Are you helping a loved one cope with diabetes? Diabetes affects an estimated 26 million Americans. It touches the lives of millions more family members and friends. Supporting a loved one with diabetes can be challenging for both the caregiver and the person receiving the care.
It's important to keep in mind that living with any chronic illness, such as type 1 or type 2 diabetes, can be overwhelming. As a caregiver for a loved one with diabetes, you must understand all about diabetes. That means you need to understand:
Living well with type 2 diabetes means making certain precautions part of your routine, says Amy Campbell, MS, RD, CDE, manager of clinical education programs at Joslin Diabetes Center in Boston. She offers this advice.
Make a date with a dietitian. "It's a myth that there's a one-size-fits-all diabetes diet," Campbell says. A dietitian can help you develop an eating plan that's right for your age, weight, activity level, and medications, and can also set daily calorie and carbohydrate targets...
The necessary dietary and lifestyle measures needed to self-manage it
You also need to know the warning signs and symptoms of hypoglycemia and hyperglycemia. Hypoglycemia occurs when blood sugar levels are too low. Hyperglycemia occurs when blood sugar levels get too high. You also need to know what steps to take for both. When you do, you can help keep the patient safe from diabetes complications.
As a diabetes caregiver, you must be prepared to deal with emotional situations that arise. For instance, the person with diabetes may experience fears, anxiety, or depression. Equally important, you must watch yourself. You, too, can become overwhelmed with caregiver stress. That can put your own physical and mental health at risk. If prolonged, your personal feelings of anxiety, stress, and isolation may become a burden in your own life.
What are some ways to help a loved one with diabetes?
It is easy for someone with a chronic disease such as diabetes to suffer without letting anyone know. Even for the caregiver, it can be difficult to see warning signs. The person may mask feelings or symptoms until a diabetic emergency or complications arise.
Communication is the key to successfully helping someone with diabetes. To get ready for care giving, sit and talk with your loved one about any concerns you may have about his or her diabetes. Openly talk about ways you can help the loved one to:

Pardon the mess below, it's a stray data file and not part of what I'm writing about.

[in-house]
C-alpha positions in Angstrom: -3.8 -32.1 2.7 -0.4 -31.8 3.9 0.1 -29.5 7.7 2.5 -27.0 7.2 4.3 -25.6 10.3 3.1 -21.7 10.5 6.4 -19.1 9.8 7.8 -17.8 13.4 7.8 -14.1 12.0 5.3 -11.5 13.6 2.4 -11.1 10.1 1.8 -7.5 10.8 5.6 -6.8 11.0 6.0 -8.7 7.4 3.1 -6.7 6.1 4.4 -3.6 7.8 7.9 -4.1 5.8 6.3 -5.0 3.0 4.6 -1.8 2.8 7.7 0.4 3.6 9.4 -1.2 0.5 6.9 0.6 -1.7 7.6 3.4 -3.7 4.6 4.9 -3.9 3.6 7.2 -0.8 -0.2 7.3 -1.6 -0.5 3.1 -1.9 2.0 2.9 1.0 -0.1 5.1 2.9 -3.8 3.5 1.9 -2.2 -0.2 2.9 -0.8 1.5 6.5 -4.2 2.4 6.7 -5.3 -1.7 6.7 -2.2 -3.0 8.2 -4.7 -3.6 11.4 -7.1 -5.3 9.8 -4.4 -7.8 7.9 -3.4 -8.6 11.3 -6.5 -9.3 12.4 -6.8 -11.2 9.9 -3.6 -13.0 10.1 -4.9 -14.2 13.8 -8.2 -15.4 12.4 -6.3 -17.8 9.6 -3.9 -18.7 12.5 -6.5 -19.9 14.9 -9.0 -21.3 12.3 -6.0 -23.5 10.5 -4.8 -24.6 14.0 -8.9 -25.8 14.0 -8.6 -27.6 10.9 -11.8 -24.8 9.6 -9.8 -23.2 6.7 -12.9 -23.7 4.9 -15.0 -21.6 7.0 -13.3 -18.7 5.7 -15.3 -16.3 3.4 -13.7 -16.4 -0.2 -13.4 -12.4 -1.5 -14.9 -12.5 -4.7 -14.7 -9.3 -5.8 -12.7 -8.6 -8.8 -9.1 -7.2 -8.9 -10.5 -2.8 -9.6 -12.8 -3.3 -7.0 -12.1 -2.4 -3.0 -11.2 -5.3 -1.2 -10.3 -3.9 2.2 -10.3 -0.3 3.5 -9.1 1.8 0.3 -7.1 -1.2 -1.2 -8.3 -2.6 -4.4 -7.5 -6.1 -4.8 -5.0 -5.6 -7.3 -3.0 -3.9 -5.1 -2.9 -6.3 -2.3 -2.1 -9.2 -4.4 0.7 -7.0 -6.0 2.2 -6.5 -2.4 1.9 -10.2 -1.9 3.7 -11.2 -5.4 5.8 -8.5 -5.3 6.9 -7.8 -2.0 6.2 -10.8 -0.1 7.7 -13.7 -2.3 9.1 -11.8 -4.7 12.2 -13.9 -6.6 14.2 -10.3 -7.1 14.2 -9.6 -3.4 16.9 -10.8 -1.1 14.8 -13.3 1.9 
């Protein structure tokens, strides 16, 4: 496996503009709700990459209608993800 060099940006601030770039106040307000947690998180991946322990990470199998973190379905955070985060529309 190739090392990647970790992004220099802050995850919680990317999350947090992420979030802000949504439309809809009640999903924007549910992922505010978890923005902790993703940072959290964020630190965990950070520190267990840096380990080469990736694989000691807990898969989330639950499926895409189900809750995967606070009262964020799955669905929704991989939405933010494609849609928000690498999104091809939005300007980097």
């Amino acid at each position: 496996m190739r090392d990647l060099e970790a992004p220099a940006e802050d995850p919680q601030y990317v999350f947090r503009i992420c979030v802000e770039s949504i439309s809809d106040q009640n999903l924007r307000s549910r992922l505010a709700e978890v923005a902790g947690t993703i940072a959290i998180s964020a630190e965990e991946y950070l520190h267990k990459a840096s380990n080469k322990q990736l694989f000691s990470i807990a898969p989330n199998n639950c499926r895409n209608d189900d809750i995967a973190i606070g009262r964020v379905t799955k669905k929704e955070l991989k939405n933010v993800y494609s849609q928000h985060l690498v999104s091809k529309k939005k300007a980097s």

Consistently check blood sugar
Take the necessary medications
Eat a balanced diet
See the various members of the health care team for checkups
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Your level is currently
If the level is below 70 or you are experiencing symptoms such as shaking, sweating or difficulty thinking, you will need to raise the number immediately. A quick solution is to eat a few pieces of hard candy or 1 tablespoon of sugar or honey. Recheck your numbers again in 15 minutes to see if the number has gone up. If not, repeat the steps above or call your doctor.
People who experience hypoglycemia several times in a week should call their health care provider. It's important to monitor your levels each day so you can make sure your numbers are within the range. If you are pregnant always consult with your health care provider.
Congratulations on taking steps to manage your health.
However, it's important to continue to track your numbers so that you can make lifestyle changes if needed. If you are pregnant always consult with your physician.
Your level is high if this reading was taken before eating. Aim for 70-130 before meals and less than 180 two hours after meals.
Even if your number is high, it's not too late for you to take control of your health and lower your blood sugar.
One of the first steps is to monitor your levels each day. If you are pregnant always consult with your physician.
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